Newt Gingrich led a Republican salute to Saturday’s third anniversary of the GOP’s Contract With America, saying it proves “some politicians tell the truth and some elected officials keep their promises.”
“And frankly,” the House speaker said, “you ain’t seen nothing yet.”
Gingrich noted in a GOP radio address that the political manifesto that figured in the 1994 Republican takeover of Congress was signed three years ago on the steps of the Capitol by 300 Republican congressional candidates.
“The American people demanded change. And we knew we could produce it,” Gingrich said.
Later at a news conference in his home district in Georgia, Gingrich called the 1995-96 Democratic presidential campaign the most “illegal and illegitimate” in U.S. history.
He said Democratic campaign fund-raising improprieties probably were the result of Democrats being surprised when Republicans took over Congress in 1994.
“They were so shocked that they believed if they obeyed the law and if they played fair they would lose,” Gingrich said. “They decided winning was worth the risk of breaking the law.”
Republican Party chief James Nicholson also marked the third anniversary of the Contract With America.
“The GOP presented the public with a plan for the future,” Nicholson said in a statement. “In contrast, congressional Democrats have chosen the use of divisive rhetoric in place of ideas.”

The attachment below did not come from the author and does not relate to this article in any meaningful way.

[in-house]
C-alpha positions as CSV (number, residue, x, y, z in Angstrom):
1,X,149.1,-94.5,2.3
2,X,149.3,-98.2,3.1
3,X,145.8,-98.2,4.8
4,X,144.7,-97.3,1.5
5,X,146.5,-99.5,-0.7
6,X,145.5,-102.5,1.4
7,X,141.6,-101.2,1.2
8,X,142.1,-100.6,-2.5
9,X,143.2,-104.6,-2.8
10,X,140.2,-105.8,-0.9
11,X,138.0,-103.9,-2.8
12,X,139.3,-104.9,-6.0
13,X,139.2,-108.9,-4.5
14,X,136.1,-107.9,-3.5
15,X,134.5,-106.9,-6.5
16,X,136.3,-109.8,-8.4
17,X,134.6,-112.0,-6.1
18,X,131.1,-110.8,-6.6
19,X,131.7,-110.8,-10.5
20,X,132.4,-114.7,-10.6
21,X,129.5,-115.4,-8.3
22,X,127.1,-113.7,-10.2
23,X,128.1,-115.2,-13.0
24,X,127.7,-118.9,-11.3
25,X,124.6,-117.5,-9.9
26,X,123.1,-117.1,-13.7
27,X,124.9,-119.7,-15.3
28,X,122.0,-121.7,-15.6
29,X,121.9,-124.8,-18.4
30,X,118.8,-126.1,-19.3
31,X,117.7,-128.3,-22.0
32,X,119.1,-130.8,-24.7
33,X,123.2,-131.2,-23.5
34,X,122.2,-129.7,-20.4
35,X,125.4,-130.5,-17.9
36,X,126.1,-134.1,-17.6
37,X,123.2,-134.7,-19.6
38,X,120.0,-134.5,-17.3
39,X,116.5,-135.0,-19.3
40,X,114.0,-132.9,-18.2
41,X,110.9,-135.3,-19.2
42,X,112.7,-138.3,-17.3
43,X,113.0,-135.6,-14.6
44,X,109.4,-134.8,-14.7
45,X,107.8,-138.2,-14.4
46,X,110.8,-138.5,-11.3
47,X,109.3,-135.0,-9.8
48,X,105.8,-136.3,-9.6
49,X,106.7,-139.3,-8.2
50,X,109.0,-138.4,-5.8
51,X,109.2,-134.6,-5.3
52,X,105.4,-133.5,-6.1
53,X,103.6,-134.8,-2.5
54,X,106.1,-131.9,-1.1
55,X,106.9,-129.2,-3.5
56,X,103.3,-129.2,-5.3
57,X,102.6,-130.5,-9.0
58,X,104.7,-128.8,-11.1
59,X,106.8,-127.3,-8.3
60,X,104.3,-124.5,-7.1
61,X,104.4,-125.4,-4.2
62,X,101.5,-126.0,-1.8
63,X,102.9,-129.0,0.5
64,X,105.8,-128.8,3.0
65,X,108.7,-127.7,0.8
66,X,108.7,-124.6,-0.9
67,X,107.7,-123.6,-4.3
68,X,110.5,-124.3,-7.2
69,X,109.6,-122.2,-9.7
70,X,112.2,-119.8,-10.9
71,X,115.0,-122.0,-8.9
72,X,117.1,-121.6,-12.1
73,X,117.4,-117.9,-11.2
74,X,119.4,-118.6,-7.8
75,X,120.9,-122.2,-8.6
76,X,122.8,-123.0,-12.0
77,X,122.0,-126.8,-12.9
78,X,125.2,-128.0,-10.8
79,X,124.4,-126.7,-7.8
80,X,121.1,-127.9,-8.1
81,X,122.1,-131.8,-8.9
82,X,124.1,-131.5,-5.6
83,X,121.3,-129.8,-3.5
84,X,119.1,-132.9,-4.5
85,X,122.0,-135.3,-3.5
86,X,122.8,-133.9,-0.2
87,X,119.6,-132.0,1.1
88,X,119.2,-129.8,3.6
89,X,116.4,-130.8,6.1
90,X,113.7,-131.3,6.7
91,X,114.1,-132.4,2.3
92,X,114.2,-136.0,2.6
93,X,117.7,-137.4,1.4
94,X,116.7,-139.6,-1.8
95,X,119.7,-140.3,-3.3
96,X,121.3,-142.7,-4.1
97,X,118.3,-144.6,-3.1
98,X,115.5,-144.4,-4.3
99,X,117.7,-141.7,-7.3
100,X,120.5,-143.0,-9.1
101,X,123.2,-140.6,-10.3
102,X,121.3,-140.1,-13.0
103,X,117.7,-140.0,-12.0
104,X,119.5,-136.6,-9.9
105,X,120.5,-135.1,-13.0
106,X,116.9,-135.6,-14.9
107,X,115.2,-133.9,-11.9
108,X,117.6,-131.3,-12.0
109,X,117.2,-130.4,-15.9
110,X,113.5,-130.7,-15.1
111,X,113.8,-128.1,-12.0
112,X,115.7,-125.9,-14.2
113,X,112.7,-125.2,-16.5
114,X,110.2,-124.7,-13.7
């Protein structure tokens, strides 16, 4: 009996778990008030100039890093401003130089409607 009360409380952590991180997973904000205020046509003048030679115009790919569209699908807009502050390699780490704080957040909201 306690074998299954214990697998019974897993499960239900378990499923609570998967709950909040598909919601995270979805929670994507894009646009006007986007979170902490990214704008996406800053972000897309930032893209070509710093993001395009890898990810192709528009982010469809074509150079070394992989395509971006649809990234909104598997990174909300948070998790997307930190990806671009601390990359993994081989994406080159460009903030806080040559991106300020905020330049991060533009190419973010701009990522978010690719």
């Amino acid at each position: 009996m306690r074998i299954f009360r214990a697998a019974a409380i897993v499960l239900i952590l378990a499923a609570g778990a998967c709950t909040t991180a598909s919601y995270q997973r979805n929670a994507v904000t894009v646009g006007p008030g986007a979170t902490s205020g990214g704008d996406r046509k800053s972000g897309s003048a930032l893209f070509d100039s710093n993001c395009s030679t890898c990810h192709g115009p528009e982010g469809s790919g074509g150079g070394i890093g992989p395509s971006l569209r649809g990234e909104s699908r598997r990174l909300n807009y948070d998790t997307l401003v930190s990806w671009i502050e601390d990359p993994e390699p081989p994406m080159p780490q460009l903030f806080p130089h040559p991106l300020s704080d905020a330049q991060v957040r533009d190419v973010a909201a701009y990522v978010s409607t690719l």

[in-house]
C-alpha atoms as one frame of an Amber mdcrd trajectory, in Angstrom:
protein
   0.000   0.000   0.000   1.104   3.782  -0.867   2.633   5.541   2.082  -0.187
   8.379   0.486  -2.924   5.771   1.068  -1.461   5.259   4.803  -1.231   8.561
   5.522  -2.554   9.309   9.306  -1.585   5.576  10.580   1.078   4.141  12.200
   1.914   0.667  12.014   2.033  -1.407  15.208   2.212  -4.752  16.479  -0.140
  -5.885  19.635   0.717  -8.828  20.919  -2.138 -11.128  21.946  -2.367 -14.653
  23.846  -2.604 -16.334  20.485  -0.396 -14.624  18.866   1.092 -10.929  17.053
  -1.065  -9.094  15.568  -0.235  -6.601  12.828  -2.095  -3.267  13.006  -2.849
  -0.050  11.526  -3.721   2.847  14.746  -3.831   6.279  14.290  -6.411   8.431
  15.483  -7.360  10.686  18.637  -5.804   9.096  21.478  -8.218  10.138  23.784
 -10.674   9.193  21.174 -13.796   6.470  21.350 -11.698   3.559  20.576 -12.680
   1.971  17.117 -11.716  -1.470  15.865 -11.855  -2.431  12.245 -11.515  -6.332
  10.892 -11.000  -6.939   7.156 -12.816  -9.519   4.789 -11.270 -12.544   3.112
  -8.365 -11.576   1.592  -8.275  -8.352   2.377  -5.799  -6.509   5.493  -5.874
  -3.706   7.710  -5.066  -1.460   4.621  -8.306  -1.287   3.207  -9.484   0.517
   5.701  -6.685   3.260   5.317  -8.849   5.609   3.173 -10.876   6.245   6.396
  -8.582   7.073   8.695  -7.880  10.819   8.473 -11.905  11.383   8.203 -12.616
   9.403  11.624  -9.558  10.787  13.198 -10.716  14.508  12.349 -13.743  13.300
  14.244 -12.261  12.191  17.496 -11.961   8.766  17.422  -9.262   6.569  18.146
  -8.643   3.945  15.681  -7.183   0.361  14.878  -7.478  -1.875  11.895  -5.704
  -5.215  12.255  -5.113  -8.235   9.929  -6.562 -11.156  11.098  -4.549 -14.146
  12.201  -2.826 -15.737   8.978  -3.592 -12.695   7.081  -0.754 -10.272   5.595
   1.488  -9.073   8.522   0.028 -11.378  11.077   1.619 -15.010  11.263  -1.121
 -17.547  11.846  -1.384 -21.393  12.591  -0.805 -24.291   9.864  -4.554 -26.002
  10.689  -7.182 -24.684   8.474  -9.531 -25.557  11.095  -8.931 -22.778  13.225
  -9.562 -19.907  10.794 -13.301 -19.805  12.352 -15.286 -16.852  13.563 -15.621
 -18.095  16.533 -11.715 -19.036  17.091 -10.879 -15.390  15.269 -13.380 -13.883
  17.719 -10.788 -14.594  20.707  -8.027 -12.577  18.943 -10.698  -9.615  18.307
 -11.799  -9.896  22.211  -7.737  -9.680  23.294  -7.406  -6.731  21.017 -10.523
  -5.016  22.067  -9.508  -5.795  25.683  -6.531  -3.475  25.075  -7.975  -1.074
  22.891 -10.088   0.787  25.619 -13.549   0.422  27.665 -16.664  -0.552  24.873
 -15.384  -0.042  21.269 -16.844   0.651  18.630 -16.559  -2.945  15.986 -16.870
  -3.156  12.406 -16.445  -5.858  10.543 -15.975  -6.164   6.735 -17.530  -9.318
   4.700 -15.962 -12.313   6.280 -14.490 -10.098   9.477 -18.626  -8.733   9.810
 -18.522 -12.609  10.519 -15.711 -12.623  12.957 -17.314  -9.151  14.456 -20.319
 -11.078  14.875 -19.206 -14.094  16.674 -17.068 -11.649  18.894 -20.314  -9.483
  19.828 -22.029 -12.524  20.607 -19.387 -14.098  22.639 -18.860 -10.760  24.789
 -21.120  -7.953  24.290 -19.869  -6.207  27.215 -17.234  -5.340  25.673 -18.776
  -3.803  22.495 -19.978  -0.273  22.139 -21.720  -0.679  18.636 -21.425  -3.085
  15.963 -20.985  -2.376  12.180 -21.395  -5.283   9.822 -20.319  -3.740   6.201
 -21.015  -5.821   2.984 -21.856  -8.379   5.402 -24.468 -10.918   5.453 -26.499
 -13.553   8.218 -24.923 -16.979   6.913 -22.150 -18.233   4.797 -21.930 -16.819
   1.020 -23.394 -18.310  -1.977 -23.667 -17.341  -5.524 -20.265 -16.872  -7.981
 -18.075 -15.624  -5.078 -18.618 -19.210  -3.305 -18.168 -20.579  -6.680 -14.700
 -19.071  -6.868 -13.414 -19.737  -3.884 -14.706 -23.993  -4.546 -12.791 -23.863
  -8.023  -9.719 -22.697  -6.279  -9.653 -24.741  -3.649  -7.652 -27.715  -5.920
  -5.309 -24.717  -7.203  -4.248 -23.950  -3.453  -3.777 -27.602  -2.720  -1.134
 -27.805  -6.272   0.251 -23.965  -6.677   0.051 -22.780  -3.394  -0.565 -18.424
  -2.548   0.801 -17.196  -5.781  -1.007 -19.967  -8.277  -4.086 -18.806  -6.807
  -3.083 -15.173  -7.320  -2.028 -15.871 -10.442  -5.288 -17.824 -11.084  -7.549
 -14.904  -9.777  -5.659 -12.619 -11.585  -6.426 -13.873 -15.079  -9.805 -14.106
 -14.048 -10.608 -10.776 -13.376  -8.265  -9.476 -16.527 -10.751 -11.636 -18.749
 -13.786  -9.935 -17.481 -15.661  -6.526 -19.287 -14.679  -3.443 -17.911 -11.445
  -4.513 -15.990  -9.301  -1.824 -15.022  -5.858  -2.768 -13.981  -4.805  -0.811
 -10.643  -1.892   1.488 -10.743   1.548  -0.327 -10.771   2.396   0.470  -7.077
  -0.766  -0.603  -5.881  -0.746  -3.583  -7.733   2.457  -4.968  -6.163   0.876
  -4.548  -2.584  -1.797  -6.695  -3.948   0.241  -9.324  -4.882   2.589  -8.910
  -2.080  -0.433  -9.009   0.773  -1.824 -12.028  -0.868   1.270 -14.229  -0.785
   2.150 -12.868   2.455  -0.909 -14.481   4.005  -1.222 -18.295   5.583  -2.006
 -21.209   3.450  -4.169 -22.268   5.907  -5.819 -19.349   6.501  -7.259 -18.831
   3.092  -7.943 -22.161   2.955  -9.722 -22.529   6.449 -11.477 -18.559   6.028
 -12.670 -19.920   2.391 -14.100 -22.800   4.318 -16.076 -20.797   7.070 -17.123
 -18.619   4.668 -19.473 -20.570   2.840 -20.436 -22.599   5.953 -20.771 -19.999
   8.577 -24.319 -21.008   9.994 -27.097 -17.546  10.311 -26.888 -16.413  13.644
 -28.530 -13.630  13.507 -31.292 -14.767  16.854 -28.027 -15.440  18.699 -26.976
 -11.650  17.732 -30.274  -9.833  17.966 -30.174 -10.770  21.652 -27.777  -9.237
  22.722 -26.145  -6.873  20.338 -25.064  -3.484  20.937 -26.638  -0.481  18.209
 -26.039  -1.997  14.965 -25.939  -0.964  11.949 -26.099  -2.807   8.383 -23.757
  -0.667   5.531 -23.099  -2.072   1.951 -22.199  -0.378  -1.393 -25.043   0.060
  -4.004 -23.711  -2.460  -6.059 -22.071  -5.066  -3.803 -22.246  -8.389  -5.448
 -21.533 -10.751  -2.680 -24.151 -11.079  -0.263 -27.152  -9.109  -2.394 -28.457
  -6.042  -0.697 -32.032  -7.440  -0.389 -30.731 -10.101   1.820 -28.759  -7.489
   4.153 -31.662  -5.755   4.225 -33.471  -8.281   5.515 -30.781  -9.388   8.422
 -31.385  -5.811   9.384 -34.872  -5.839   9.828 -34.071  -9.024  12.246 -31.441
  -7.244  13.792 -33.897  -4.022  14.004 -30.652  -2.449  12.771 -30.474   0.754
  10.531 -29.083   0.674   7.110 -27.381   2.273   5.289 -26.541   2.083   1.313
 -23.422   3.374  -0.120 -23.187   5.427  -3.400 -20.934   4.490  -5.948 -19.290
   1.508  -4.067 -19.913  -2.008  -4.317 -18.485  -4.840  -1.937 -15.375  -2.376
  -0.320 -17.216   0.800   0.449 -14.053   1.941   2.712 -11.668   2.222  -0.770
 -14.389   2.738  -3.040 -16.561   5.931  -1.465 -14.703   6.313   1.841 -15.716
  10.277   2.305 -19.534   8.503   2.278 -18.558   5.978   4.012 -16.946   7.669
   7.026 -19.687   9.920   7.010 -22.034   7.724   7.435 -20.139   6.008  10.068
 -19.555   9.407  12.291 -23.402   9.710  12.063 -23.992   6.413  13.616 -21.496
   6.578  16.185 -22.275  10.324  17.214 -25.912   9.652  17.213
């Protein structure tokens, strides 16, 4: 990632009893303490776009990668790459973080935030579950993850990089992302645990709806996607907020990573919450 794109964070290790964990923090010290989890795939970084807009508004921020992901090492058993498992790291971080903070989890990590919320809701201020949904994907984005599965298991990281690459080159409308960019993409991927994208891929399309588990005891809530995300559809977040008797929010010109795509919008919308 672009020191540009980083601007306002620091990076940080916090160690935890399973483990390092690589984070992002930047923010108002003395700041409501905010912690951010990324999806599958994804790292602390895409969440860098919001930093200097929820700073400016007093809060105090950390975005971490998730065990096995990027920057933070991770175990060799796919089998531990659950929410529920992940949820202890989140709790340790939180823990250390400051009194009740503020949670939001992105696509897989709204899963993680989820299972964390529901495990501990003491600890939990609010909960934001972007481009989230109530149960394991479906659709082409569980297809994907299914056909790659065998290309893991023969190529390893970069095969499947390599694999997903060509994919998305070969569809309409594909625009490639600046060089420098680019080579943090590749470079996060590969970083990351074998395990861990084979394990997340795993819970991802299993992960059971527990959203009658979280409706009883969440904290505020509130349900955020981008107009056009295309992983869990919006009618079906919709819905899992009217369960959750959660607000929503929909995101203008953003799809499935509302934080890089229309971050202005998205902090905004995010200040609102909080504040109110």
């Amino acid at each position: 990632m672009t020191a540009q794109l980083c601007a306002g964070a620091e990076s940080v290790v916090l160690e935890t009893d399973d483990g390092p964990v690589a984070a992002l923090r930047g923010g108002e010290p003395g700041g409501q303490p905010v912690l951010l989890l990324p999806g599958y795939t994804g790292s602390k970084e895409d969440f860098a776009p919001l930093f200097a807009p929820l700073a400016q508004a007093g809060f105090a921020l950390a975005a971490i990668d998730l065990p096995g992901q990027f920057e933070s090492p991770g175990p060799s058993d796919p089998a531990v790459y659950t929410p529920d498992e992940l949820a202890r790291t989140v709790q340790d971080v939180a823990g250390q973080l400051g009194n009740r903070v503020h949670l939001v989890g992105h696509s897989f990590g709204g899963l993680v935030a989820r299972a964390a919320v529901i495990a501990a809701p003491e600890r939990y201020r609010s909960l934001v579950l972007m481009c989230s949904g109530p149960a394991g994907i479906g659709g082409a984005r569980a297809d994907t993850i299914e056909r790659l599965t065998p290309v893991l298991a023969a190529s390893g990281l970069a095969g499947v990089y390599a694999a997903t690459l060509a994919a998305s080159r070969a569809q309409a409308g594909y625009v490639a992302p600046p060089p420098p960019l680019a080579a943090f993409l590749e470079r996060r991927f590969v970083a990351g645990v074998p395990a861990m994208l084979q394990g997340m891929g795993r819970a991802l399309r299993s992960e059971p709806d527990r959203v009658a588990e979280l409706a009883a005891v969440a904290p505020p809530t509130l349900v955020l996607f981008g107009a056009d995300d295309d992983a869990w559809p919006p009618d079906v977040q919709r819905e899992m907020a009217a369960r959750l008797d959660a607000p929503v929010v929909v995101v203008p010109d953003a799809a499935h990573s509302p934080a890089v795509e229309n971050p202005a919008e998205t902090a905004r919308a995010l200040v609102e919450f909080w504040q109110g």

Gingrich boasted that critical parts of the contract have become law, including the $500-a-child tax credit, other major tax cuts and a balancedbudget plan that were part of the summer bipartisan budget accord.
“We promised to balance the budget and cut taxes, to make Congress live under the same laws as the rest of the country, to reform welfare and pass a line-item veto,” Gingrich said in the address, which he recorded in the Capitol on Friday.
“A Republican Congress even delivered a line-item veto to a Democratic president. They said it couldn’t be done,” he said.
Looking ahead, Gingrich said Republicans are committed to reform the tax code and to give tax breaks to parents with children in private schools. “And we’re working to eliminate waste, fraud and error, which undermine confidence in government,” he said.
Although much of the Contract With America has been enacted, some has passed in heavily modified forms and at least one major element - term limits for members of Congress - was rejected.
The 1994 document also called for a constitutional amendment to balance the budget, which Congress has twice rejected since then. The balanced-budget section of the summer budget accord is a statute, rather than an addition to the Constitution.